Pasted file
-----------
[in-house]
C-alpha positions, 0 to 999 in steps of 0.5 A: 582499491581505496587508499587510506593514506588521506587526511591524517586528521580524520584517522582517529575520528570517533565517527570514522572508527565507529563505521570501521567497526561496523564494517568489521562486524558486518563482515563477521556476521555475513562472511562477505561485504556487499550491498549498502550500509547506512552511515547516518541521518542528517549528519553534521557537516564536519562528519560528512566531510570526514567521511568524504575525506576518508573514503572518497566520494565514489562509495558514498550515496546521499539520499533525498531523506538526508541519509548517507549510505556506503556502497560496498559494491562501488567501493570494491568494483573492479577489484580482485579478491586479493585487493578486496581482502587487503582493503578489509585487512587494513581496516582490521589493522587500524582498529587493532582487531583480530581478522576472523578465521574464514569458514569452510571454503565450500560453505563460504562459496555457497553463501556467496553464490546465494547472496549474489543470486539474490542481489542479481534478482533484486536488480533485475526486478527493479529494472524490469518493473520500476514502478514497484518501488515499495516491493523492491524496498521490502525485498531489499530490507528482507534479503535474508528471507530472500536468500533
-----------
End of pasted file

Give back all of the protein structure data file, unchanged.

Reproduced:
[in-house]
C-alpha positions, 0 to 999 in steps of 0.5 A: 582499491581505496587508499587510506593514506588521506587526511591524517586528521580524520584517522582517529575520528570517533565517527570514522572508527565507529563505521570501521567497526561496523564494517568489521562486524558486518563482515563477521556476521555475513562472511562477505561485504556487499550491498549498502550500509547506512552511515547516518541521518542528517549528519553534521557537516564536519562528519560528512566531510570526514567521511568524504575525506576518508573514503572518497566520494565514489562509495558514498550515496546521499539520499533525498531523506538526508541519509548517507549510505556506503556502497560496498559494491562501488567501493570494491568494483573492479577489484580482485579478491586479493585487493578486496581482502587487503582493503578489509585487512587494513581496516582490521589493522587500524582498529587493532582487531583480530581478522576472523578465521574464514569458514569452510571454503565450500560453505563460504562459496555457497553463501556467496553464490546465494547472496549474489543470486539474490542481489542479481534478482533484486536488480533485475526486478527493479529494472524490469518493473520500476514502478514497484518501488515499495516491493523492491524496498521490502525485498531489499530490507528482507534479503535474508528471507530472500536468500533